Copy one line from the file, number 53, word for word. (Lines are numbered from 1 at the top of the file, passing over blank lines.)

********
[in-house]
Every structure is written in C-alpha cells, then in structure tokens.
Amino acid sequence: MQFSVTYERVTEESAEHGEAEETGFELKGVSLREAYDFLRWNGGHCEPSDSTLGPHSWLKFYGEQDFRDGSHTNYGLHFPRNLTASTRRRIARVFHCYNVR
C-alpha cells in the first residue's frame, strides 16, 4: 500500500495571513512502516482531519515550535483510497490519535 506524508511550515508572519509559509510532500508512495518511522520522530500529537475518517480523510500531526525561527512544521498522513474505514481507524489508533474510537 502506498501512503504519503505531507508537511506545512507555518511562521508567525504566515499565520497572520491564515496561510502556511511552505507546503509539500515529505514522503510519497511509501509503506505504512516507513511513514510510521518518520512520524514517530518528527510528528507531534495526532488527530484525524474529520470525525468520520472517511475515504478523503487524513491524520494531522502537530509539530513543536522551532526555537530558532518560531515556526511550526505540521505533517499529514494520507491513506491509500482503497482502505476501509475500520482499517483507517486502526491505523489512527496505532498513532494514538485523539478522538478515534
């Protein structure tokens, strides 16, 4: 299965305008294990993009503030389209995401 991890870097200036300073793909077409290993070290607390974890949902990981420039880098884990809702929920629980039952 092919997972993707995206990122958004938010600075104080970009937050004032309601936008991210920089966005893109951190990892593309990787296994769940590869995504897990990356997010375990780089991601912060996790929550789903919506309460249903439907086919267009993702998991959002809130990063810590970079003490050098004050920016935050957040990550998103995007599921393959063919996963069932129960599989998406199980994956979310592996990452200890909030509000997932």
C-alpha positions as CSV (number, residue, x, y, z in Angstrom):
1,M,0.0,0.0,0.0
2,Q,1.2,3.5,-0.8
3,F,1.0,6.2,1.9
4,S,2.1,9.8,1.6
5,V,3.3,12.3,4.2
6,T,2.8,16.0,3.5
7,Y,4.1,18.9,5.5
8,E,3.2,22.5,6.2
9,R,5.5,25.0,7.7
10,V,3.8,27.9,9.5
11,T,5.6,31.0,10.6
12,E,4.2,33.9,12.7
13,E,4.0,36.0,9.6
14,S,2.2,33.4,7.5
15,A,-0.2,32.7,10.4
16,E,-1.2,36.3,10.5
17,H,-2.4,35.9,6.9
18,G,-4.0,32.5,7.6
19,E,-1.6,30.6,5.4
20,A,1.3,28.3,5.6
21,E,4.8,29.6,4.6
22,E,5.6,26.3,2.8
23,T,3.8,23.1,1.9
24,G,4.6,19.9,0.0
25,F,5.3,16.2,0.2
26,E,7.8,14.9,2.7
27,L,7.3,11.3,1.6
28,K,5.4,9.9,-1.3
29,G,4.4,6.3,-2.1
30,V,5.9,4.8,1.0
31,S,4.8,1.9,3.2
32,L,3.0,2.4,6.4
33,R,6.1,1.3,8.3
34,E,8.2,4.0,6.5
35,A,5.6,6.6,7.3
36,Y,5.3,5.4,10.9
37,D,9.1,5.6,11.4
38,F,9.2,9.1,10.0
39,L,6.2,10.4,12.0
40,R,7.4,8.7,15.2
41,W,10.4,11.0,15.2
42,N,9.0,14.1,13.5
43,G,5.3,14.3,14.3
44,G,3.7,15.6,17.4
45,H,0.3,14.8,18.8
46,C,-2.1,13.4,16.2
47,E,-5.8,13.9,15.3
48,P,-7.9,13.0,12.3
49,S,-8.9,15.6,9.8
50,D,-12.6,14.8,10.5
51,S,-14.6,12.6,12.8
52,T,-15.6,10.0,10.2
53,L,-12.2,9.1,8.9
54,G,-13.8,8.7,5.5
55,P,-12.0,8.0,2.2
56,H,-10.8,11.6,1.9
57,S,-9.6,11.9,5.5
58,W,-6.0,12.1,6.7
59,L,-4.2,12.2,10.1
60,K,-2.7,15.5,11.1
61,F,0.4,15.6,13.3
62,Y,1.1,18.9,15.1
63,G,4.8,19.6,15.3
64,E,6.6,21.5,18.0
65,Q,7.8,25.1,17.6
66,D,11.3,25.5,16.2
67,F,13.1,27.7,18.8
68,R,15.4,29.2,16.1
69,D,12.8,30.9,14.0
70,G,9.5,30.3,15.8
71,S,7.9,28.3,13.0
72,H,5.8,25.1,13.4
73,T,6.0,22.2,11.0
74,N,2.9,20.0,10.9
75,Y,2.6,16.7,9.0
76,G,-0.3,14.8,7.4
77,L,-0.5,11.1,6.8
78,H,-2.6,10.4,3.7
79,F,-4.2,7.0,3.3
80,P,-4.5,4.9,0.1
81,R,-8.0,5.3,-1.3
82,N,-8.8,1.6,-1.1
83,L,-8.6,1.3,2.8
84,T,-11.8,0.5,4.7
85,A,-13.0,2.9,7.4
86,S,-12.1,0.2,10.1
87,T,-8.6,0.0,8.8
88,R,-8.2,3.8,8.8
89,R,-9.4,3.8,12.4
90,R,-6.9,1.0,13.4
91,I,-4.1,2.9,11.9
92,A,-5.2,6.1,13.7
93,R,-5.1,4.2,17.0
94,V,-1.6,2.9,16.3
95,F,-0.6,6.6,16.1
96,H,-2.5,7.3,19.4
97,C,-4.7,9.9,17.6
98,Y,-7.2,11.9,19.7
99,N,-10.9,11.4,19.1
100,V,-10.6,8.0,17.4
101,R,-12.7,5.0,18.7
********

47,E,-5.8,13.9,15.3